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By A. J. Ede

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Extra info for An Introduction to Heat Transfer Principles and Calculations

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No general, exact solution is available, but a useful approximate RADIATION 25 equation has been derived. Let the area, temperature and emissivity of the body be Al9 Tx and eu respectively, and those of the enclosure A2,T2 and ε2. Then the net heat flux from the body is given approxi­ mately by This is known as Christiansen's equation. If the enclosure is in­ finitely large (A2->oo) or if its surface is black (ε2->1), the expression reduces to the simpler form s^iT^ — T24) given earlier. Christian­ sen's equation is exact for coaxial cylinders and concentric spheres.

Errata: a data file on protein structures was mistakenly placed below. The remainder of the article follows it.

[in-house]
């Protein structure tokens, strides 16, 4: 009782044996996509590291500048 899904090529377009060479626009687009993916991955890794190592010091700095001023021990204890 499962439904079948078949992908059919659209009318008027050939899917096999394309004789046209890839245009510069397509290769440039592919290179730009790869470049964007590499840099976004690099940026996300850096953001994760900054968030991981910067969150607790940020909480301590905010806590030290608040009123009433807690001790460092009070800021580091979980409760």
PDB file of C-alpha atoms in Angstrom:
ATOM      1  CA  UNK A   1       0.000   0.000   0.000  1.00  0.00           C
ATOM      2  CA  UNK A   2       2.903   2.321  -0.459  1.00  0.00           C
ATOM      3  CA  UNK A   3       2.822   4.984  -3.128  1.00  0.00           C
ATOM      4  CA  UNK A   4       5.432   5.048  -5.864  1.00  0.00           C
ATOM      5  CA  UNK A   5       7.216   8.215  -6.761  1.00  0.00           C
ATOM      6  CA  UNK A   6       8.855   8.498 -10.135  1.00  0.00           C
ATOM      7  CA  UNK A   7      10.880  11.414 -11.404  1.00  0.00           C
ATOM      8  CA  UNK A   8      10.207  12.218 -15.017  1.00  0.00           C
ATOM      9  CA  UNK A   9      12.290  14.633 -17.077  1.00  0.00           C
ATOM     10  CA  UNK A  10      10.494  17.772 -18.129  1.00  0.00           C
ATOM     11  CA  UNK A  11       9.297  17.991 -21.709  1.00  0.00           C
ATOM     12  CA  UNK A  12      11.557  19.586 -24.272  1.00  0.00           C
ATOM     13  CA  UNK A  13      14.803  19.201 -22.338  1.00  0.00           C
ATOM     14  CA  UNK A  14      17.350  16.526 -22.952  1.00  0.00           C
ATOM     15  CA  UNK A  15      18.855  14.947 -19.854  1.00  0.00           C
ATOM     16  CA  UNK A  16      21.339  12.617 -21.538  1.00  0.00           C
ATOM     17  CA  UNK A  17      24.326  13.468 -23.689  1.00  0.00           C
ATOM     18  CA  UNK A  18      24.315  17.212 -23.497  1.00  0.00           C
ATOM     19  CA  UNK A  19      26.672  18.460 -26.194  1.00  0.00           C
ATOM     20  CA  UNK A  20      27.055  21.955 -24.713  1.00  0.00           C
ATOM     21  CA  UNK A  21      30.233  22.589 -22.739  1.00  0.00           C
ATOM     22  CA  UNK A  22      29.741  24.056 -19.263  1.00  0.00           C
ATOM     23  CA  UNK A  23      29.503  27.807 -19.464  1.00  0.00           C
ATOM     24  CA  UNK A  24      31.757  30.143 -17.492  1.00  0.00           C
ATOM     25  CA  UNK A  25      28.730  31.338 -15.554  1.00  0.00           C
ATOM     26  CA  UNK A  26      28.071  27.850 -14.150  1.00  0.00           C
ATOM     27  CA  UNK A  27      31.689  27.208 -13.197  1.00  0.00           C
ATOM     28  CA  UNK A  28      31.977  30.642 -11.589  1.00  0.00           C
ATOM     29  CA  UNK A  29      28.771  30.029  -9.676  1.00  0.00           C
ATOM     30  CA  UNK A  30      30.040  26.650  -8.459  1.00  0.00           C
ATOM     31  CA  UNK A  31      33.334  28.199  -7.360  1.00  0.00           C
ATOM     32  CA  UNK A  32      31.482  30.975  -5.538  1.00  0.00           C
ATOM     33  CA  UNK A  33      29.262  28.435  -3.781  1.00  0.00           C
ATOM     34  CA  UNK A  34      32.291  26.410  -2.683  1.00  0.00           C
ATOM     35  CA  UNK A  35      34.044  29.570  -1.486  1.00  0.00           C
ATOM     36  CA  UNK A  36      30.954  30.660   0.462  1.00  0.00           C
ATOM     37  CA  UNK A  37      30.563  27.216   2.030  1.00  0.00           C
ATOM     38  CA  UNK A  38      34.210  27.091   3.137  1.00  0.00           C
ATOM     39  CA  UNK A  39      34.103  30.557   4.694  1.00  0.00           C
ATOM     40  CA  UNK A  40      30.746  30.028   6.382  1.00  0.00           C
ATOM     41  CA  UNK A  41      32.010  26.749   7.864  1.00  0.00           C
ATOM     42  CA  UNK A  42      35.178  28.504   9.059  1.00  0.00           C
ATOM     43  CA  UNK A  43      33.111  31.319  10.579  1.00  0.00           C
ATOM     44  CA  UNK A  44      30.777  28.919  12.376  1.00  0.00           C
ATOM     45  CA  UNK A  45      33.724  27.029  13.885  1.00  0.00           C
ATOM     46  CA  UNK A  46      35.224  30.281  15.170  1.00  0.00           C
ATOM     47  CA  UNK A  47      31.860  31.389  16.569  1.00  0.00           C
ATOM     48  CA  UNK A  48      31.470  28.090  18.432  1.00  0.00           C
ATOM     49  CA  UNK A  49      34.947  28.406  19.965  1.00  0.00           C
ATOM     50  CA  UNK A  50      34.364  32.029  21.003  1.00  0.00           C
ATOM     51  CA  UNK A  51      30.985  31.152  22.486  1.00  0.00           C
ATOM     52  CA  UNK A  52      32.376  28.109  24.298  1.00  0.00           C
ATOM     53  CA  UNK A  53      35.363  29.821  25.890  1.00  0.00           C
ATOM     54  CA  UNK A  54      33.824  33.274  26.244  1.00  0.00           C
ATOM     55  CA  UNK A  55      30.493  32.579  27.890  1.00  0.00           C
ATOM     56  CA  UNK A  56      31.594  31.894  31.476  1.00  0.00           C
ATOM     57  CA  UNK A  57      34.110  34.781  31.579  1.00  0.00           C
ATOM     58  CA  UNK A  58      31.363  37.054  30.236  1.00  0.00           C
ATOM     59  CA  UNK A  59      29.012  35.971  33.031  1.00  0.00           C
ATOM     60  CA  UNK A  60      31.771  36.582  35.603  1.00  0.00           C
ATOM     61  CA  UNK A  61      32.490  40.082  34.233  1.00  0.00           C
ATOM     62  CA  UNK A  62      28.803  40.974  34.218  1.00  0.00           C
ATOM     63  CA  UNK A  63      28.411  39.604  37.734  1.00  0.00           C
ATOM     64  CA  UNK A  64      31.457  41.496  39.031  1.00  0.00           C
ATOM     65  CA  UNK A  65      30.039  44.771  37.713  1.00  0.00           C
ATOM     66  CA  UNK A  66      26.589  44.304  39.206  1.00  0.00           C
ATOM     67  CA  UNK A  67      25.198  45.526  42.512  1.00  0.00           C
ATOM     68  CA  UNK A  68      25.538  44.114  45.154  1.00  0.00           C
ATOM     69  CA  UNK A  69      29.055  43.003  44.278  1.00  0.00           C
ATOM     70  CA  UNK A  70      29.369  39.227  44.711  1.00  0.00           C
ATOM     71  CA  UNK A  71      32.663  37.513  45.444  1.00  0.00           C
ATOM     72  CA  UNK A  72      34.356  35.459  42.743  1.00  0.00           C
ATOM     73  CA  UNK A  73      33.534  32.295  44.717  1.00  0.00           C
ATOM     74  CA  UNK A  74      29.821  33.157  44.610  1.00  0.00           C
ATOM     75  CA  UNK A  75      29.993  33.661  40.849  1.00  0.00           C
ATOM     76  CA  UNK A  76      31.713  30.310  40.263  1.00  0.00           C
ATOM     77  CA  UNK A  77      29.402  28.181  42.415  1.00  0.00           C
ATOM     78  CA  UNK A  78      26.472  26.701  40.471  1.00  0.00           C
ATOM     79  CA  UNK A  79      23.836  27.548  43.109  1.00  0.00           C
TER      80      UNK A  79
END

CHAPTER 3 CONDUCTION THE absorption of radiation by solid materials is usually so rapid and complete that, within such bodies, the considerations of the last chapter have little relevance; the only effective mode of heat transfer is conduction. The same is true of most liquids, and even with gases there are circumstances where conduction is of comparable im­ portance to radiation. The present chapter is concerned with con­ duction in solids and stationary fluids. The further considerations which arise when conduction takes place in a fluid in motion will be dealt with in subsequent chapters.

For multiple layers and for surface heat transfer coefficients the resistance method may be used, provided account is taken of the change of surface area with radius. It may readily be shown that, for a composite cylindrical layer having n parts, with conductivities k1 . . kn, radii rx . . rn+1, with internal and external fluid tem­ peratures θ' and 0", and heat transfer coefficients h and h'\ the heat transfer for a length / of the layer is [H/T] q= 2πΙ(θ'-θ") (l/rlh') + {loge(r2/r1)}lkl+ . .

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